There’s no reason why you have to say “Yes” to everyone. In fact, there are often many times when you should turn them down. If you find yourself agreeing to do things when you really don’t want to, you’re a people pleaser. In general, this isn’t a bad trait to have, but it can be a huge stressor.

Anjelas last blog post..Escondido, California

David September 20, 2008 at 9:33 am

Thank you all for your comments. As you have been flagging up – you don’t have to say “yes”. But if you are in the habit of saying yes, trying to say no can be difficult. It does take practice. And as Nick reiterates – don’t lie!

Davids last blog post..How to Say No

Best Man September 26, 2008 at 1:24 pm

Saying no is so hard! And I really cant say no to so many people…. I will try out what you said and see how it goes..

I think it also depend on how people will take it….

Ron Lambert October 16, 2008 at 5:03 am

In teaching boundaries to my clients I have always said that “no” was a complete sentence. I was pleasantly surprised to stumble over a blog that shows so many ways to use that sentence. Good work.

Ron Lamberts last blog post..Sticks and Stones and Ladders Can Break Your Bones

Anomoly November 9, 2008 at 6:20 am

very good post. nice work.

Ron Lambert November 9, 2008 at 7:20 pm

I recently completed the third section in an article about building and maintaining personal boundaries. I enjoyed your article so much that I linked it to the saying NO part to help my readers learn how. As I said before, good work!

Ron Lamberts last blog post..How Reese’s Cups and a Dime Ruined My Life (Part Two of Two)

Carrie May 5, 2009 at 2:53 pm

How about saying no to something that you regret saying yes to? I committed to something that I wish I didn’t – is there a graceful way out of this? Just be honest and say exactly this? That I regret committing and I have to say no?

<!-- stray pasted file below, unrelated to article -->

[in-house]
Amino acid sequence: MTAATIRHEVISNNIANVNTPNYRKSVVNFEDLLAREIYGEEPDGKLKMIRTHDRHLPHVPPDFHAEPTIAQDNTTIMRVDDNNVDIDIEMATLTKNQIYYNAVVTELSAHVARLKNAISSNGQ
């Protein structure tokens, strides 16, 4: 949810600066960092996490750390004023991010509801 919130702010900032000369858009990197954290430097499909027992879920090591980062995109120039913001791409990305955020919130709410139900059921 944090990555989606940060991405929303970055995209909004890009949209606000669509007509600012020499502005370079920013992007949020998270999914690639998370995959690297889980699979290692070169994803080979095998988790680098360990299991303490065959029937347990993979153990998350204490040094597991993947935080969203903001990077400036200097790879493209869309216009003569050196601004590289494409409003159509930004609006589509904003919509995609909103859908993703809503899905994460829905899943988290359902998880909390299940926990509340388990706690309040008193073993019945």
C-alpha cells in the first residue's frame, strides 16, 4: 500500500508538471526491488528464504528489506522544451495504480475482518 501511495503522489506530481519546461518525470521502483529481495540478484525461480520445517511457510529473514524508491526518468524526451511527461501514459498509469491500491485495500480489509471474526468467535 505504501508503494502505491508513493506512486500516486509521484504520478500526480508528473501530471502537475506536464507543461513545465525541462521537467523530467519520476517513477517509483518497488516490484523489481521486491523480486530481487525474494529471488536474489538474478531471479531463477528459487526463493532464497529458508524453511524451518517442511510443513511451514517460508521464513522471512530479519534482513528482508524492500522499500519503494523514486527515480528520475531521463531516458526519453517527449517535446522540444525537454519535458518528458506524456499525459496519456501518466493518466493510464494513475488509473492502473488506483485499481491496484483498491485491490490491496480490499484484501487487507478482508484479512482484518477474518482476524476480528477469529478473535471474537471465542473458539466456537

Nancy May 9, 2009 at 10:08 am

Excellent article.

After I read your article I totally agree that honesty is the best policy. I don’t think I am a people pleaser but often I might send the wrong message because I am very polite. Friendship should be give and take. Don’t expect one person to pay for everything. For instance, I have a friend visiting me from Demark. He stays in my house for a week. I took him to places, shows, dinners, sport events, etc. The first day he’s in town I offer to treat him to a very expensive dinner. After that he either assumes or having the expectations that he stays for a week only so I should catering to his needs. He never offers to pay for anything. After spending $500 for the first two days I finally say “no” to him when he asks me to go to Mall of America, to shop and to have dinner there. I politely tell him that I am “DONE” spending money for the week. I don’t want to go to Mall of American and I will not spend anymore money for foods, entertainments, drinks or shoppings. Being politely is not the same as being easy. Some people just don’t get it. Don’t feel guilty repeating “NO” until they get the message. Some people can push it to the limit. Just walk away from people who are trying to take advantage of you.

David May 10, 2009 at 10:37 am

Carrie – we all make decisions that we later regret. Changing our mind isn’t a major sin. Look at the “bill of rights” on my assertiveness posts. As you say, be honest, apologise once, and state your new decision – giving whatever explanation you deem appropriate. But don’t get into a discussion and dilute your new decision – use broken record to repeat your “no”
Nancy – thanks for your compliments and sharing your experience.

Montana July 22, 2009 at 7:20 pm

Ya, standing your ground on the decision change is paramount, changing your mind once is ok, changing it twice on the same subject is impardonable

Selena January 30, 2010 at 1:29 am

I believe you are right from my point of view. I have a friend her name is Alanh and she asked my to do her work. Ok it took my a minute or two to figure out what to do. She is my best friend and everything but when i say Alanh I really have to get my work done. I did want to hurt her feelings because i am polite and you are suppose to be nice to anyone and everyone. She took it the wrong way and got super angry; she riped the paper cryed and said i wont be your friend if you won't help me. I found myself being a broken record; no i really have to do my work
no i really have to do my work
no i really have to do my work
so i thing you are right and so is this article

Tammy Matthews March 3, 2011 at 4:08 pm

“- but you don’t have to take it on board or feel it’s your responsibility to meet that need.”
This is a big thing for me. I feel like if I don’t help others then I’m not a good person. It’s that do for others mindset. Chances are they’ll never do for me, but in time it will be paid back to me through another source.

{ 8 trackbacks }

Previous post:

Next post: